With the right structure and people in place, Whitney was able to get on with tackling her business’s biggest challenge: competition. The Pernod Ricard wine portfolio consists of Australian, New Zealand, Californian and Spanish wines which are part of a market made up of hundreds of different brands.
Whitney said: “Every time a consumer goes looking for a bottle of wine at your average Dan Murphy’s, there are 700 wine brands that we are in competition with. Essentially, we’re working in the biggest competitive context you can probably imagine.”
Using the kernel of insight that 85% of consumers use their smartphones in the wine aisle, a statistic that came courtesy of Google, Whitney knew the first step would require optimising the brand’s websites for mobile. “Funnily enough, five of our brand websites, big brand websites, weren’t optimised for mobile and weren’t responsive,” said Whitney. “That was step one and it was an expensive step but we got there and I think by July this year, we finished all five new sites.”
With mobile optimised websites, the opportunity for programmatic was next on the agenda and it was one that excited the “data geek” in Whitney. One of the more data-focused efforts Pernod Ricard made was to target Qantas outbound travellers through Facebook with geo-proximity to purchase. A special offer was delivered to travellers encouraging them to purchase Jacobs Creek wine at duty-free stores within three Australian airports the week of their travel.
“It was a bold move,” says Whitney. “We didn’t spend a lot of money and we got a lot of interesting information out of it.” While the campaign didn’t exactly clean up at the cash registers, it has helped Pernod Ricard to establish a relationship with duty-free retailers to drive purchases in these outlets.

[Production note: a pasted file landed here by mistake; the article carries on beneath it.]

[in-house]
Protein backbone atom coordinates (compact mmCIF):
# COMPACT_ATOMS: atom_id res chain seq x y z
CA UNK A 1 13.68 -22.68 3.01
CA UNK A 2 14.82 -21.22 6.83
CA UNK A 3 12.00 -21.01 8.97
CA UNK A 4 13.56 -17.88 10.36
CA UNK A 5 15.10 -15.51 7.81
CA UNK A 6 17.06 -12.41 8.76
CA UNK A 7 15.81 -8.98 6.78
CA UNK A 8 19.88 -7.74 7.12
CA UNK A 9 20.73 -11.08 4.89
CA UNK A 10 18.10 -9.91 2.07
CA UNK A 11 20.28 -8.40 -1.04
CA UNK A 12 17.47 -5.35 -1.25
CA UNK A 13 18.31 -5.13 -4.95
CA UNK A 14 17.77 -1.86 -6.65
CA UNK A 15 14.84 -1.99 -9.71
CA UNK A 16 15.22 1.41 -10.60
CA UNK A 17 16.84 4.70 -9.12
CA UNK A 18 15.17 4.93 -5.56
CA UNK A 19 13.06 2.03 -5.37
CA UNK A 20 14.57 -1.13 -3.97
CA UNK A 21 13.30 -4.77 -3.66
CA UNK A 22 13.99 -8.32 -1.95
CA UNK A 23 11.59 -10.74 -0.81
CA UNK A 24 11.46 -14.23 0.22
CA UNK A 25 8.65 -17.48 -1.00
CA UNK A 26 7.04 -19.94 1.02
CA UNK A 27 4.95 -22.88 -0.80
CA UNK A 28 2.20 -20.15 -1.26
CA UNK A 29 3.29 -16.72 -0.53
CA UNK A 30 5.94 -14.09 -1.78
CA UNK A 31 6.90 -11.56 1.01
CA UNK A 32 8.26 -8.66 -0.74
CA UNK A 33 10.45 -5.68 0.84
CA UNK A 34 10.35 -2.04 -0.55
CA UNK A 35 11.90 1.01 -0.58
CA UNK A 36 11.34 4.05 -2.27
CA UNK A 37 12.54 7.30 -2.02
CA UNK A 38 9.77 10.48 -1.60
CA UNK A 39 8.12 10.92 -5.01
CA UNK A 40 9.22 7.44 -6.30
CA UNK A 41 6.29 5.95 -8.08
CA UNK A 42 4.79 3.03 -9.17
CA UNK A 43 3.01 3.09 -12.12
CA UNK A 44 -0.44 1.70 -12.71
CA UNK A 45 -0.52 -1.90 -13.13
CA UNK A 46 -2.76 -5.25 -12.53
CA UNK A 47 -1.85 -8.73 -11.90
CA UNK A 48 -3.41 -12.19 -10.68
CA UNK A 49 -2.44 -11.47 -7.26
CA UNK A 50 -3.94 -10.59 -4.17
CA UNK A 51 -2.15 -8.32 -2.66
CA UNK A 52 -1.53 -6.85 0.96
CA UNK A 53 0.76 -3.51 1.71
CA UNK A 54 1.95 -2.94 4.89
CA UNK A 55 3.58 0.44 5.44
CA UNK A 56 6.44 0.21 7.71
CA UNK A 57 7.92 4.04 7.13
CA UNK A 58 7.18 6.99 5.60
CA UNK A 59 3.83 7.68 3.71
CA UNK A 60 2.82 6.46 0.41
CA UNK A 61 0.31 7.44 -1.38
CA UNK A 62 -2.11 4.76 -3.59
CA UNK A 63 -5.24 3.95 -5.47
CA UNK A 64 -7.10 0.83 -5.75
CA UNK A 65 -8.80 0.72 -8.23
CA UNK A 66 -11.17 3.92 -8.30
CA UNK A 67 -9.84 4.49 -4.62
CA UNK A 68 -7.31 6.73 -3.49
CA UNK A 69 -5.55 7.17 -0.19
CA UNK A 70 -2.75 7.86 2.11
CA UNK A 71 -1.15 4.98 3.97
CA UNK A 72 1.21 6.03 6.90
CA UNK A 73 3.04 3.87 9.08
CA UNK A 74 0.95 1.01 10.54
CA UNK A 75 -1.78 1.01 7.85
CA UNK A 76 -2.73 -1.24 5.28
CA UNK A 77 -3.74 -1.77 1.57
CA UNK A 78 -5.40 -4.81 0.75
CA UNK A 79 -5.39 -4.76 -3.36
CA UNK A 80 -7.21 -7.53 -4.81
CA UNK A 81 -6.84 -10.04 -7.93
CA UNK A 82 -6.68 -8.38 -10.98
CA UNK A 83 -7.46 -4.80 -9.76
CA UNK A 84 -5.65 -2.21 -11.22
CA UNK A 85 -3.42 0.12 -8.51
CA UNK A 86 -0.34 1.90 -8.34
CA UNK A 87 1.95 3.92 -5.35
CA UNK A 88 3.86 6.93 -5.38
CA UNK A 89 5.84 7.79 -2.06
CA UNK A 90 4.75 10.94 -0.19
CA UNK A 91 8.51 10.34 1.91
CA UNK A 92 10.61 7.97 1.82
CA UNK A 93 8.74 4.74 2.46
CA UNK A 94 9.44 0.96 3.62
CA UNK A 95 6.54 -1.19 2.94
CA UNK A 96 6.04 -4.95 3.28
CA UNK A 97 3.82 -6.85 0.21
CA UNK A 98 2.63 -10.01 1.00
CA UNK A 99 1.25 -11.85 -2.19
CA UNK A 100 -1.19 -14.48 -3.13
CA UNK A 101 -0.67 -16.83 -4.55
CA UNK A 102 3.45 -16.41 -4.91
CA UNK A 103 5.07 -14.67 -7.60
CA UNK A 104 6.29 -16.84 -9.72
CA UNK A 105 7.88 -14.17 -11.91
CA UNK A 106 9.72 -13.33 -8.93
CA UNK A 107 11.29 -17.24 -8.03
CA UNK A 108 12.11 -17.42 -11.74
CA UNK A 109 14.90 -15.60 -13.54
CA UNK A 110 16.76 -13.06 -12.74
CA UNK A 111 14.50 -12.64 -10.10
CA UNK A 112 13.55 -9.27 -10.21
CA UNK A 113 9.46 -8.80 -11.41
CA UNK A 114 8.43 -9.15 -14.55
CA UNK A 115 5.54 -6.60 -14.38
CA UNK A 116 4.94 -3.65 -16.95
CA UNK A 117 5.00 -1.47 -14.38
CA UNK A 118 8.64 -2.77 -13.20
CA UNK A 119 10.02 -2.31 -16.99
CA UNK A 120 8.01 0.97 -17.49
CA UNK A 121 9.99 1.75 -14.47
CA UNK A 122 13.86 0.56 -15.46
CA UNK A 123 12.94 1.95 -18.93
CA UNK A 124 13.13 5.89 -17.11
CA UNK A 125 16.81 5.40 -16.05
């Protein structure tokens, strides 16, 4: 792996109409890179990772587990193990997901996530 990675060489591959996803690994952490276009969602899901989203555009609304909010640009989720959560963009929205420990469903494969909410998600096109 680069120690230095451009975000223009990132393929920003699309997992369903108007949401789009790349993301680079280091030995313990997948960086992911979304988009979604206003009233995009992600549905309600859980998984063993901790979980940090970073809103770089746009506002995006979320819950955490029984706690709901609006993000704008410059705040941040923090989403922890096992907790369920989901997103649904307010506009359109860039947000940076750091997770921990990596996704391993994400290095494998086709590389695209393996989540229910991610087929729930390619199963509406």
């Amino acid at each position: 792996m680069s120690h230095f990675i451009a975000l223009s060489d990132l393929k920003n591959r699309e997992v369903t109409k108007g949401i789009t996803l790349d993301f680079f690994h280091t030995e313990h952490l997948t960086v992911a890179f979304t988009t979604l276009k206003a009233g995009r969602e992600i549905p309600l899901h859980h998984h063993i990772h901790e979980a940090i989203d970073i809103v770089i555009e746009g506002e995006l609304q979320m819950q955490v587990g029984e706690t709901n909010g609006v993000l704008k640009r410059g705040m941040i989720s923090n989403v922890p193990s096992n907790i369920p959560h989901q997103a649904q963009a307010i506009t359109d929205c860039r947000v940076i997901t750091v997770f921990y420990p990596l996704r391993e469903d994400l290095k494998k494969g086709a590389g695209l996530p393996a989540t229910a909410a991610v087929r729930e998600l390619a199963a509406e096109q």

Permission to fail
Failure was always an option for Whitney and her team as they found their programmatic path. Multiple platforms and approaches were tested with small budgets and she admits they didn’t always work. “Fifty percent of what we did this year, we failed,” she said. “Fifty percent of the time we failed 100% because we didn’t know the answer but we had to give it a go. The point is that this was acceptable to the CEO and we had to present our failures as well as our successes and that’s the mindset shift as well.”
Eighteen months on, Pernod Ricard’s wine brands are helping to guide other divisions of the business and Whitney has a “big seat at the table” of programmatic media discussion. She said: “We’ve led the way and introduced technologies and tools that other big countries and other big brands like Absolut are yet to do. We’ve done well but we moved very slowly. We moved as if you couldn’t see a noticeable change day to day, but what you could see season on season, about every three months, something would have changed. The marketing director was seeing movement. The CEO was seeing movement but it was barely perceptible from an agency or a creative development point of view, which is a really important thing to know because big landslide shifts like that can make people very nervous so we did things iteratively.”
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Mark Abay - Content Director, Ashton Media
Mark is Content Director at Ashton Media. It's his job to create interesting and engaging conference programs that stretch the thinking of our attendees. Mark works closely with our industry advisors to ensure the conference content is aligned with the needs and interests of our audiences.